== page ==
To Juice or Not to Juice? That is the question

Spring is definitely in the air, despite our wildly fluctuating New England temperatures.  Along with spring, many of us start thinking about improving the eating habits that we let slide over the winter months when our bodies were telling us to hibernate.  In recent years, juicing has become a popular way to do a "detox" and kick start a healthier way of eating.  Interestingly, blended smoothies seem to have become yesterday's news in favor of juicing.  So, the question today is, which is better, juicing or blending?  

First, for those who may not know already, what is the difference between juicing and blending?  Juicing is when a whole fruit or vegetable is either pressed or run though an electric juicing machine which separates the liquid portion of the fruit from the fibrous or solid portion.  In blending, the entire edible portion of the fruit/vegetable is blended together into a more liquid form which is typically thicker than juice.

The good

While juicing and blending are not equal in all respects, here are some good things they have in common.

  • Nutritional improvement: For those seeking to improve the nutrient content of their diet, juicing or blending can be a quick and easy way to add fruit and vegetables which might be less palatable on their own.  I've always had trouble with beets by themselves, but stick one in a smoothie and other than the lovely purple color it lends to the drink, I'd never know it was there.   So for the picky eaters in your house, you can sneak some veggies in and they will be none the wiser.
  • Time: If you are short on time (aren't we all these days?), it is a great way to boost your nutrition while on the go.   You can also prepare little freezer bags with your favorite ingredient combinations ahead of time, so that you can quickly blend or juice it and dash the door.
  • Variety: The only limit to flavor combinations is your imagination and your palate.    A quick Google or Pinterest search will yield a nearly limitless number of flavor combinations, one of which is sure to hit the spot no matter what.

The Better

Here is where we start to find differences between juicing and blending.  While both offer nutritional benefits, there is some food for thought when deciding which may be best for you and your family.

  • Fiber: Fiber has many benefits to our bodies and comes in different forms each with their own specific effects.  One thing it helps with is to "clean out the pipes" by absorbing water and providing bulk as food travels through our intestines.  Fat in our foods will stick to the insoluble fiber we eat and can be carried out without being absorbed.  While a big bowl of fiber isn't necessarily going to sop up all the fat in the double cheeseburger you just ate, it can help to a small degree.  Some forms of fiber have been shown to benefit a number of the "good" bacteria in our intestines, helping them to help you by breaking down foods you eat into things your body is better able to absorb and use.  Fiber has been shown to have a positive impact on glycemic control, cholesterol levels and in recent mouse studies indicates a protective function by preventing bacteria in our gut from eating away at the protective mucus layer in our intestines (Desai et al, Cell, Nov. 2016).  Since blending retains the fiber present in fruits and vegetables while juicing actively removes that fiber, it gains an edge over juicing on this count.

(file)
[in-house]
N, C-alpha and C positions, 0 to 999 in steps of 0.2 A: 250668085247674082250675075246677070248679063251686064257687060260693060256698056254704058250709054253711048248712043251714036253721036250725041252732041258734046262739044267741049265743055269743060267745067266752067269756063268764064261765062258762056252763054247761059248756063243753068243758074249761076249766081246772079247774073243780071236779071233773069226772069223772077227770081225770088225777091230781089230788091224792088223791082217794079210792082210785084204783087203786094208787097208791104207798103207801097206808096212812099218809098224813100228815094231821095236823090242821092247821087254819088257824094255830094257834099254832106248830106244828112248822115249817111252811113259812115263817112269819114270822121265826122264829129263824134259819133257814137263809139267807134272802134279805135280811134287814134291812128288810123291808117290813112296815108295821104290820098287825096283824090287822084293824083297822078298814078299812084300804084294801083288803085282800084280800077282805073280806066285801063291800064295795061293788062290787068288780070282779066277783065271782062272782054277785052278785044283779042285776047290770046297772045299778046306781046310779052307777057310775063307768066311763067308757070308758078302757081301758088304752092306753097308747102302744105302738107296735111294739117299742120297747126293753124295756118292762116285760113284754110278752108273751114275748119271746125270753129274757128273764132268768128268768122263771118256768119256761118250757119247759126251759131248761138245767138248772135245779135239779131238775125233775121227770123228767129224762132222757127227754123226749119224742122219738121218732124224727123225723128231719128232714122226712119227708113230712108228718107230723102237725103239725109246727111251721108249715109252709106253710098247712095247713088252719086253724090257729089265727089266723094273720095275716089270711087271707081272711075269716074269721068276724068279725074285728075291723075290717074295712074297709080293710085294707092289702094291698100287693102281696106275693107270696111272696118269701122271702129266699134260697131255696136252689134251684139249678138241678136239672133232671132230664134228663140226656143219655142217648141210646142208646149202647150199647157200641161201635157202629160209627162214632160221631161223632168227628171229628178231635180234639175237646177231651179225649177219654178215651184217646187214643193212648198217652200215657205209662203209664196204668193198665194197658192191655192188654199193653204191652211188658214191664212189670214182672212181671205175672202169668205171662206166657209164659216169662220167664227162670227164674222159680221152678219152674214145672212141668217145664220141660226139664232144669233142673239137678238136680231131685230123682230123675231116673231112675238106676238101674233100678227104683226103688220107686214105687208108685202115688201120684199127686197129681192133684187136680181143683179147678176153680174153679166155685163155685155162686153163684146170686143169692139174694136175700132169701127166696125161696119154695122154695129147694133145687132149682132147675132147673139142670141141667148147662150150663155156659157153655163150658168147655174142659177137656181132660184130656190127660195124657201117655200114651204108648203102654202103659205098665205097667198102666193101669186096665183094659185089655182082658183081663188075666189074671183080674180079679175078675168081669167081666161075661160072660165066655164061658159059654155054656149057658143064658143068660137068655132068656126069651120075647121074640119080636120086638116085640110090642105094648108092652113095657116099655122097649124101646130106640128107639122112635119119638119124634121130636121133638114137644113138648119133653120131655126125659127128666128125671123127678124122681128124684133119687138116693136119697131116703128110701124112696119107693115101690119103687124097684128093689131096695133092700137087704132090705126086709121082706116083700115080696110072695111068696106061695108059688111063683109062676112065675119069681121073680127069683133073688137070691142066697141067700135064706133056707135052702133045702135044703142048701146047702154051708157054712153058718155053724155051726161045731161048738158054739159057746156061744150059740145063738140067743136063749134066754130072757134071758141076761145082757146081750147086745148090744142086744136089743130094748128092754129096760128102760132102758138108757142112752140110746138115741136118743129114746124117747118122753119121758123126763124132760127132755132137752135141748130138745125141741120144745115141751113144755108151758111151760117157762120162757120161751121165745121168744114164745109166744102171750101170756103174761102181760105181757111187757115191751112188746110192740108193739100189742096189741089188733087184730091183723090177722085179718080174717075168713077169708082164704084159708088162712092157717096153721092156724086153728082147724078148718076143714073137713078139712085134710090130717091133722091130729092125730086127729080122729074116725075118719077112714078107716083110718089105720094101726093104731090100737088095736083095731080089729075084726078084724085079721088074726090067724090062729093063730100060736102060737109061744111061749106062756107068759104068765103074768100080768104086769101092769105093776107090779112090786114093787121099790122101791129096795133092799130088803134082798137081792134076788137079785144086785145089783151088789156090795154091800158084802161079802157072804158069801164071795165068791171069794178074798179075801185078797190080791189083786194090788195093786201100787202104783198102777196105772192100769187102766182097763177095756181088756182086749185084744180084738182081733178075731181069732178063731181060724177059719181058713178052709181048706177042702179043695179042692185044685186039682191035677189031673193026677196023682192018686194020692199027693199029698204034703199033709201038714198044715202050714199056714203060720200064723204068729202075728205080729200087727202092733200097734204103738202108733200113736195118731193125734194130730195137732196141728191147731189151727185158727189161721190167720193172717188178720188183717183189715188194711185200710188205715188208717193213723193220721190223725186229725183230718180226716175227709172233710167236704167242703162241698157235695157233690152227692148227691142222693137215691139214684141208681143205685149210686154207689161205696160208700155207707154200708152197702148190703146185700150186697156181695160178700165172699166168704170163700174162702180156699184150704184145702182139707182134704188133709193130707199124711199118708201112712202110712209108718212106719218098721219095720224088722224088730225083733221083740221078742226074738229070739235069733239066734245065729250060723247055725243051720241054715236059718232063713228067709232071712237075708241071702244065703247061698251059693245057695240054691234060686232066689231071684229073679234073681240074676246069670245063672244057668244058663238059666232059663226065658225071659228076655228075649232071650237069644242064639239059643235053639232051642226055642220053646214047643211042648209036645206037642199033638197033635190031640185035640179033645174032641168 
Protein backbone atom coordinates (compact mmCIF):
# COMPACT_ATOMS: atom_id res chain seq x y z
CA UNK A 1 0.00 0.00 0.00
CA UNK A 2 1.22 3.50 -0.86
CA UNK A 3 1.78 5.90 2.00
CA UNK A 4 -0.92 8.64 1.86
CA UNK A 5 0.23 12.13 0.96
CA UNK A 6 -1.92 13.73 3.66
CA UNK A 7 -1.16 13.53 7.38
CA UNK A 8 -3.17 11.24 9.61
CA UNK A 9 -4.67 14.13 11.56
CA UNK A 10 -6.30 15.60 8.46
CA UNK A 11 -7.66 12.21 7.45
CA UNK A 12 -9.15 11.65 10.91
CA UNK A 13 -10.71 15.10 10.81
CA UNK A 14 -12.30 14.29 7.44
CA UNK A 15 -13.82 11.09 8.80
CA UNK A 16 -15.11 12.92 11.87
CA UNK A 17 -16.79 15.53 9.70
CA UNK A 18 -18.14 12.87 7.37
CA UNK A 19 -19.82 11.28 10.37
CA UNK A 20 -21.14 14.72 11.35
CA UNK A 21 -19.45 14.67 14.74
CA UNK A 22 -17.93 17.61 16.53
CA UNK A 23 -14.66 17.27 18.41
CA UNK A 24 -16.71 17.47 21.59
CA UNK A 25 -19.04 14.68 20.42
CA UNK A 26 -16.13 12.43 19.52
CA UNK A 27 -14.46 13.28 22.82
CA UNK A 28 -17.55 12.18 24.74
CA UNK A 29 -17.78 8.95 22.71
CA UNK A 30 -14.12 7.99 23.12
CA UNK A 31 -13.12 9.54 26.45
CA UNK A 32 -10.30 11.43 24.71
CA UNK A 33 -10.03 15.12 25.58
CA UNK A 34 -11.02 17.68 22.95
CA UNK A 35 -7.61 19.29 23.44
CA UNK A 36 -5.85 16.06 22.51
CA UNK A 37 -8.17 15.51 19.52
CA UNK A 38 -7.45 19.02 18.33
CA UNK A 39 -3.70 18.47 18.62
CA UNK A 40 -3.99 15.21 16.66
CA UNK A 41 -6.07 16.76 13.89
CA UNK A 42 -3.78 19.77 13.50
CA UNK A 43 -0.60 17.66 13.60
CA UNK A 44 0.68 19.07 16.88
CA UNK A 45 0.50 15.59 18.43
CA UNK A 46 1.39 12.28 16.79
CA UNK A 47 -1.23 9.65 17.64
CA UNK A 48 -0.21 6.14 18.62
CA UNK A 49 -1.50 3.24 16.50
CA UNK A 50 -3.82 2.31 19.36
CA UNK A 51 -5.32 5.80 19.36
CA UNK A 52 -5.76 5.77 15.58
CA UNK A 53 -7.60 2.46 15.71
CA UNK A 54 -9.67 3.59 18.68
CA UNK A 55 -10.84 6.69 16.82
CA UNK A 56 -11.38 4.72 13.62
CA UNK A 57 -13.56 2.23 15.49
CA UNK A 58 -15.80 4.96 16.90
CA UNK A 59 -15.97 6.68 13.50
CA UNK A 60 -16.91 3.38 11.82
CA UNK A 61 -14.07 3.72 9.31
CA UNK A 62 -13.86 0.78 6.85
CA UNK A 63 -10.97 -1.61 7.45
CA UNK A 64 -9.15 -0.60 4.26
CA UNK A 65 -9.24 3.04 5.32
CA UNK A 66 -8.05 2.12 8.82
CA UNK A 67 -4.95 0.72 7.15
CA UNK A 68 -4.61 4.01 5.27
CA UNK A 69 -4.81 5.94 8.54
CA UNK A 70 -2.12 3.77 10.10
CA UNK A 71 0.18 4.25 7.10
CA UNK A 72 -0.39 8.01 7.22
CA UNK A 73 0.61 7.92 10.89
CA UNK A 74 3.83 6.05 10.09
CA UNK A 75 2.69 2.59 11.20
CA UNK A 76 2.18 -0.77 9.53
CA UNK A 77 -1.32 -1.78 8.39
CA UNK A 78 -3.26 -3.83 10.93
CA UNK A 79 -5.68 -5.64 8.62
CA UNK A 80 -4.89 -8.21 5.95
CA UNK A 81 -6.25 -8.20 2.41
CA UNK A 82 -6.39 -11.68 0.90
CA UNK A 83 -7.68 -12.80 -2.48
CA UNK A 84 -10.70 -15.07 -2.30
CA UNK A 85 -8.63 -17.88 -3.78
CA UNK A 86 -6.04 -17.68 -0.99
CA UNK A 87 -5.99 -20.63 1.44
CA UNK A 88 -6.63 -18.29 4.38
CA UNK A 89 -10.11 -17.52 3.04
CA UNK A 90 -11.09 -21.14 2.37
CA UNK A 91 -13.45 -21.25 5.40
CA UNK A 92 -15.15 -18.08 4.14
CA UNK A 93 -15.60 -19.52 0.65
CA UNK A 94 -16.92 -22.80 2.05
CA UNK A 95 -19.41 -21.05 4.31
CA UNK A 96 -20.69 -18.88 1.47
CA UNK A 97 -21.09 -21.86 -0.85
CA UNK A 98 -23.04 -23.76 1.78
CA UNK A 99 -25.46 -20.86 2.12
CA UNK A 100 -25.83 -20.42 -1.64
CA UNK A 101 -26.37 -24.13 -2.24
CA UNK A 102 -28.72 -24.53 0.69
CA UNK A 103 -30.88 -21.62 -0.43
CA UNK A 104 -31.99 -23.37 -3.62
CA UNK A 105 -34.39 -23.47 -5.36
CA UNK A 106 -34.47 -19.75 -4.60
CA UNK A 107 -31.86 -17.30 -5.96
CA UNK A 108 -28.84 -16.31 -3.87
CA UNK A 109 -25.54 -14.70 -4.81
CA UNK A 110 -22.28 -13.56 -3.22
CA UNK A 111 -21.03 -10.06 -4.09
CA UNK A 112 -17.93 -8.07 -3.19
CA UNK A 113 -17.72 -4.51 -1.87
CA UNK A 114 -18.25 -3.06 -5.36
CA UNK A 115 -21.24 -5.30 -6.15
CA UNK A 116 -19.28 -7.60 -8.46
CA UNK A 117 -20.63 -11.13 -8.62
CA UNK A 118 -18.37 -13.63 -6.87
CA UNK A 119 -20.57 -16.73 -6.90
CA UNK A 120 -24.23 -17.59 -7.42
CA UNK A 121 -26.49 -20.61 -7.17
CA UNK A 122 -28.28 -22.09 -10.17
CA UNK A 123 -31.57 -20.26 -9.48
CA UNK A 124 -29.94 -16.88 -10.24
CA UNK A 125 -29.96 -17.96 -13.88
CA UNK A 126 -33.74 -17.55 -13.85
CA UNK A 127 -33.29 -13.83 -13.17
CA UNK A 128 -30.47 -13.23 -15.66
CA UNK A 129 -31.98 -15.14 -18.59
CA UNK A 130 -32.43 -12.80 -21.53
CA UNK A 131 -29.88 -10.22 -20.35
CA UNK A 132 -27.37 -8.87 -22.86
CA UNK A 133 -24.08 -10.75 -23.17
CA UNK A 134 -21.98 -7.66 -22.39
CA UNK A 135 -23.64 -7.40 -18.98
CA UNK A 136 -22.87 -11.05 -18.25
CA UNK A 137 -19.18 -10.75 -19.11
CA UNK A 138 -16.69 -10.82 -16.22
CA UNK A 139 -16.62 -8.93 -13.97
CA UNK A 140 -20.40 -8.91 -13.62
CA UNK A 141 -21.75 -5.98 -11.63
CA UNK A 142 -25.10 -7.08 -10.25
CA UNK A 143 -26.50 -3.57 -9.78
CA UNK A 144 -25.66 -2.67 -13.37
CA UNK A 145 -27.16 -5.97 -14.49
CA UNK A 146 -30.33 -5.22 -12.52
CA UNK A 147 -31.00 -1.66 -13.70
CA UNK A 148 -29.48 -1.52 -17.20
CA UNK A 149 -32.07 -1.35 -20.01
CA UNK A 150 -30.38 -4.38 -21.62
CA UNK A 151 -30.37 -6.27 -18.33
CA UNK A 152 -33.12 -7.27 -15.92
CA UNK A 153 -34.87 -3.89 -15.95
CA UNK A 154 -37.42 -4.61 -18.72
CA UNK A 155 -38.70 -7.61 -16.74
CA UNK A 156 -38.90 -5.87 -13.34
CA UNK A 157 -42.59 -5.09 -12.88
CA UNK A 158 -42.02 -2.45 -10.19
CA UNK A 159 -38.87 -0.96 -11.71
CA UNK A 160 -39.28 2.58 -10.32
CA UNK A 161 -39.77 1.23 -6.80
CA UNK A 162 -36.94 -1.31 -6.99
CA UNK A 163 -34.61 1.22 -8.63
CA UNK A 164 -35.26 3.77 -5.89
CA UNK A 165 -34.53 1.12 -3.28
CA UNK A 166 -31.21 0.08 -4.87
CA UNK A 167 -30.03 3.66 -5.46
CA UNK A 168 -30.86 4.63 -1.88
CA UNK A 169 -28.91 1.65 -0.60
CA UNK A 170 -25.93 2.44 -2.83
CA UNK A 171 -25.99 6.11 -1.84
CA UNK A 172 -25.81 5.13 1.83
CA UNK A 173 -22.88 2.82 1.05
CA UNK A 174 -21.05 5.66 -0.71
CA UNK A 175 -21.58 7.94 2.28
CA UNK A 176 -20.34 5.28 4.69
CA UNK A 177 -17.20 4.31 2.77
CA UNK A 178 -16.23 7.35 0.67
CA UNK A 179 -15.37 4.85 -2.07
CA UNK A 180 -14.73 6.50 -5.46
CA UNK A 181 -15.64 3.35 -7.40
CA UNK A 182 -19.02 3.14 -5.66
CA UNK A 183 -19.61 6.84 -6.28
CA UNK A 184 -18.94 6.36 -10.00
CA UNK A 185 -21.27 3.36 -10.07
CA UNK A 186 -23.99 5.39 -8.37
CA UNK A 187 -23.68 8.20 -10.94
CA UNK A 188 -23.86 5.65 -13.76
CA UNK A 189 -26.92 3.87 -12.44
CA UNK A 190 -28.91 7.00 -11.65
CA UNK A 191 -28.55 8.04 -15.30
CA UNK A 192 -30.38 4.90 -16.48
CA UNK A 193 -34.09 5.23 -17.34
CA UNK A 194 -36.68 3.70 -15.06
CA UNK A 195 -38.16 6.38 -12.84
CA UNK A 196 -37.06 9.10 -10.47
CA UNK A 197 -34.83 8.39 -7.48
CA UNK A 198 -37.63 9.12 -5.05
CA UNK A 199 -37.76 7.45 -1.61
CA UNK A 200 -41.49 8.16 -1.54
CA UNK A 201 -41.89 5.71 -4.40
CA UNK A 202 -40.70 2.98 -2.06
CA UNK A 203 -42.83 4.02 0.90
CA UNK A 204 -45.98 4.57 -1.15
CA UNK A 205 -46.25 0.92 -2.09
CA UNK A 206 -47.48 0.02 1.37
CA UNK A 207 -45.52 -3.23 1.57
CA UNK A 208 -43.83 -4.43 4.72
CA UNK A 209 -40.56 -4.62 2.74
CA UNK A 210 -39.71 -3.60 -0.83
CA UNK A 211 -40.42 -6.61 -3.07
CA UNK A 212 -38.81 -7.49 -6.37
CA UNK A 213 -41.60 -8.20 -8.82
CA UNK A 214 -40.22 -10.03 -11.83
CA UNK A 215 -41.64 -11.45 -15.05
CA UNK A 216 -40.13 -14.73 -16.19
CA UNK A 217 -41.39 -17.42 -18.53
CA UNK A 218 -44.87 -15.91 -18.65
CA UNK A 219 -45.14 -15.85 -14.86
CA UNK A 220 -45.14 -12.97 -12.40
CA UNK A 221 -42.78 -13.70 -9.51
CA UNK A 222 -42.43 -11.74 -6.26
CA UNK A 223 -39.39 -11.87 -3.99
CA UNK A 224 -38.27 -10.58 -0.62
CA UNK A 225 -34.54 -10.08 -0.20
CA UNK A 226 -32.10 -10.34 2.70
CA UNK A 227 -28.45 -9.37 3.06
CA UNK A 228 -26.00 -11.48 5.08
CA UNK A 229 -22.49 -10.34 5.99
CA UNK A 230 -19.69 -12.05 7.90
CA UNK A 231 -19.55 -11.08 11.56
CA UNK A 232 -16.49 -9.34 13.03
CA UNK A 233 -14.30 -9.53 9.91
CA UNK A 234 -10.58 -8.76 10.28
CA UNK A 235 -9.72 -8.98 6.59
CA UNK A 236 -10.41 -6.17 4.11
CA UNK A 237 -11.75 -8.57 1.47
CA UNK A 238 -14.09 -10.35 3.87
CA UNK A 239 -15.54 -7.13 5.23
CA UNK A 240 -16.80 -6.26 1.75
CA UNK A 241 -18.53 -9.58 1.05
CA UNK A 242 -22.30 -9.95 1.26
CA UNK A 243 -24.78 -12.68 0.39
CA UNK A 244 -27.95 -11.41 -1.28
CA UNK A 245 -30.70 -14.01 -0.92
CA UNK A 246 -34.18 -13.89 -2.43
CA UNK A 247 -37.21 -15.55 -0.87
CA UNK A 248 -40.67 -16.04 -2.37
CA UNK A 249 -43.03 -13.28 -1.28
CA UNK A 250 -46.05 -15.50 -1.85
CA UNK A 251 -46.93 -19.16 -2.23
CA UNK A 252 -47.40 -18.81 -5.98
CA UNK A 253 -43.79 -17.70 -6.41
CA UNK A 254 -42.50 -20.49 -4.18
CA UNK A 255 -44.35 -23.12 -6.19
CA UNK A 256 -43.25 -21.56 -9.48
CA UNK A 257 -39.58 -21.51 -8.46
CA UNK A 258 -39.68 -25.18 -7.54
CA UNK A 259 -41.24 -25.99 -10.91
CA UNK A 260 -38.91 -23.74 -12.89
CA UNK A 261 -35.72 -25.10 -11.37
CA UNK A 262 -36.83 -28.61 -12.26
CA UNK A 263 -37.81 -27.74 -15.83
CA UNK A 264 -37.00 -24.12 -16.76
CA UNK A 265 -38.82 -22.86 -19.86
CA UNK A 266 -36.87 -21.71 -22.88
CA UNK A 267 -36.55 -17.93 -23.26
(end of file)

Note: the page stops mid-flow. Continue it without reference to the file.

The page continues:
• Nutritional content: Many of the vitamins, minerals and other good-for-you stuff that lead us to eat our fruits and veggies are present in both blended and juiced drinks.  However, an interesting study which looked at the nutritional content of hand squeezed, electric juicer and blended grapefruits did find some important differences.  Generally speaking the blended grapefruits retained much more of the nutritious, health benefiting compounds than either hand or electric squeezed (Uckoo et al, J Food Sci, Sept. 2012).  Most importantly, however for those of us watching our waistline or our blood sugar levels, juices tend to contain a higher sugar content than the same volume of blended foods.  Think about it this way: you might squeeze 4 oranges to get a glass of juice which you can easily drink without feeling full but what if you ate those 4 oranges?  The odds are that you wouldn't eat all 4 of them at one time, reducing both your calorie and sugar intake..  

So, what is best for you?  In general, blending up a smoothie in your VitaMix is provides more nutritional benefits than juicing.  Does that mean that you shouldn't juice at all?  No.  But, be sure to juice in moderation especially if your aim is weight loss or if you have blood sugar regulation.